It’s the end of December as I write this and I know that for many people the Christmas period is one of the most stressful, lonely and isolating times on the calendar. Whether you think of it as post-Christmas blues, the January blues or some other name the characteristics are similar.
To me, the term ‘blues’ suggests a low mood or a mild form of depression. It often occurs around winter breaks and there are various reasons for it. Christmas is a time full of expectations, some of which may be met, but some not. Even people that love Christmas will often agree it’s a stressful time. If family is involved it may mean gearing up to buy presents, travel, and coping with unfamiliar routines and difficult family members. But for those who enjoy every minute of Christmas the mood slump usually comes when it finishes. They return to a mundane existence, perhaps or maybe their expectations were set too high and disappointment follows.
Christmas indulgences are sometimes followed by guilt. You discover that the weight it took so long to shift has returned in just a few days. A weight gain of up to seven pounds can be achieved fairly easily over Christmas but with a return to sensible dieting and a little exercise this can easily be lost in two to three weeks. Of greater concern to most people are the issues of family conflict, breakups, or debt.
Put a bunch of people together in the same room for a period of time and it’s unrealistic to expect total harmony. The longer the time frame the more likely it is that people’s little habits and opinions will become irritating. This is perfectly normal and you shouldn’t worry that your family is dysfunctional and that every other family is all hugs and smiles. What’s important is not to let the issue(s) simmer. Be the bigger person and initiate either an apology or some way of letting everyone know that family is still bigger than an argument over something.
Debt affects a lot of people. Some people are still paying off the debt they acquired from the previous Christmas. There are some very practical steps you could consider. For example, look around for 0% balance transfer deals on a credit or store card. Maybe think about consolidating debts via a low % personal loan. Avoid money-loan companies. They make borrowing money sound quick and easy but their charges are usually through the roof.
Relationships breakups are all too common over Christmas. Being dumped is bad enough but over Christmas it’s like being kicked when you’re down. The person who is rejected often looks for answers. They find it too painful and sometimes the person who has called it off is too vague or passive in admitting they just want to move on. Breakups can therefore be complex and unnecessarily dragged out. There’s no stock answer to this. The person who is rejected will almost certainly be in for a rough time. Maybe you had a friend who has been through the same? What advice did you give them? It takes time to get over a relationship but you will help matters by making a clean break of it. Few people manage to maintain friendships after a breakup as there are constant reminders of pain. Reconnect with your strengths and try to move on.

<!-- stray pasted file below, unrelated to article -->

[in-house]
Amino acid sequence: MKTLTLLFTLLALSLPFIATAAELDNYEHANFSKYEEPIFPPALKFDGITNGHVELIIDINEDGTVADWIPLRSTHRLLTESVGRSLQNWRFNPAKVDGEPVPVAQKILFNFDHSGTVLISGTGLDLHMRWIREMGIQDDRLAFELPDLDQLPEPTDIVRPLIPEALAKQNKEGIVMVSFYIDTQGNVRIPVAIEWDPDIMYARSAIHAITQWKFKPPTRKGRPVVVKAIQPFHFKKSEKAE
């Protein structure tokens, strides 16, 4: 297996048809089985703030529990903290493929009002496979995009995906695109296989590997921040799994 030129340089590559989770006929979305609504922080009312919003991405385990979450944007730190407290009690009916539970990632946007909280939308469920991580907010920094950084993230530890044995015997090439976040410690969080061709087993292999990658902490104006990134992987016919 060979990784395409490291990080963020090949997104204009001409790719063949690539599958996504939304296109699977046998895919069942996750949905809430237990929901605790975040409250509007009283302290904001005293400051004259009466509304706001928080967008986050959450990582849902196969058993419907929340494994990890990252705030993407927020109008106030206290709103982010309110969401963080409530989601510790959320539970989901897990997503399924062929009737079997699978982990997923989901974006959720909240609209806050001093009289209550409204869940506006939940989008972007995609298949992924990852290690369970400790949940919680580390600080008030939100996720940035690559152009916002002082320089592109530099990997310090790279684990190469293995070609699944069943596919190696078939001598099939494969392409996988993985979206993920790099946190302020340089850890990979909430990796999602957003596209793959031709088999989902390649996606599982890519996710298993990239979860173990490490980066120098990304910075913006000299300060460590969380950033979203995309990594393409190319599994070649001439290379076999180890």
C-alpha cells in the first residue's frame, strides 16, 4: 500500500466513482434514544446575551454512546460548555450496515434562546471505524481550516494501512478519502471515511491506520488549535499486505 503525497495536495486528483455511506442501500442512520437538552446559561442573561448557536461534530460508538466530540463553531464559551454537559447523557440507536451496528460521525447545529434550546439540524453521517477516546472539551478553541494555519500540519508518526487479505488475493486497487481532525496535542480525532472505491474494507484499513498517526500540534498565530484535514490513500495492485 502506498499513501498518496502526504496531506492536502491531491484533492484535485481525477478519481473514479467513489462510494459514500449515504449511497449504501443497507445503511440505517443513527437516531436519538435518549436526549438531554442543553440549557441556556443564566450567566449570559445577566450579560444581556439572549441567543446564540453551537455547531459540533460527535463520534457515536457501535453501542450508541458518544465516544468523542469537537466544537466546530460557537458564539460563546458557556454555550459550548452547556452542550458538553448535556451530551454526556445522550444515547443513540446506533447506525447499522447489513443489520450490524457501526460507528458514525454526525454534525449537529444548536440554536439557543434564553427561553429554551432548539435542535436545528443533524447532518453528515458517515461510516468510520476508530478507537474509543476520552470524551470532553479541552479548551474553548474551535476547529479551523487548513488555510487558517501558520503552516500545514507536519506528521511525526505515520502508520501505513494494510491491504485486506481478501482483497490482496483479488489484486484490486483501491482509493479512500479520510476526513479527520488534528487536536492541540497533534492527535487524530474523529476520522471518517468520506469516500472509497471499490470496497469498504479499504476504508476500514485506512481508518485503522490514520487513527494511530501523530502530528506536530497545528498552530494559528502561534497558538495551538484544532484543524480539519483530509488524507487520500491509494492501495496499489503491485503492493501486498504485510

Many other people will return to work after Christmas feeling lethargic, unfulfilled and wondering how long they have to wait until the next break. It may be a time to examine your options, but don’t go to extremes. If you aren’t miserable in your job but just feel a little sluggish it’s time to think about how you might grow within the role. Are there courses you might go on? Are there activities or groups you might involve yourself with? Have you outgrown your existing role enough to consider promotion? Focusing on what’s missing is really only part of the picture. Stay balanced by reminding yourself of your strengths and take things forward from that perspective.
Jerry Kennard, Ph.D., is a chartered psychologist and associate fellow of the British Psychological Society. Jerry’s clinical background is in mental health and, most recently, higher education. He is the author of various self-help books and is co-founder of positivityguides.net.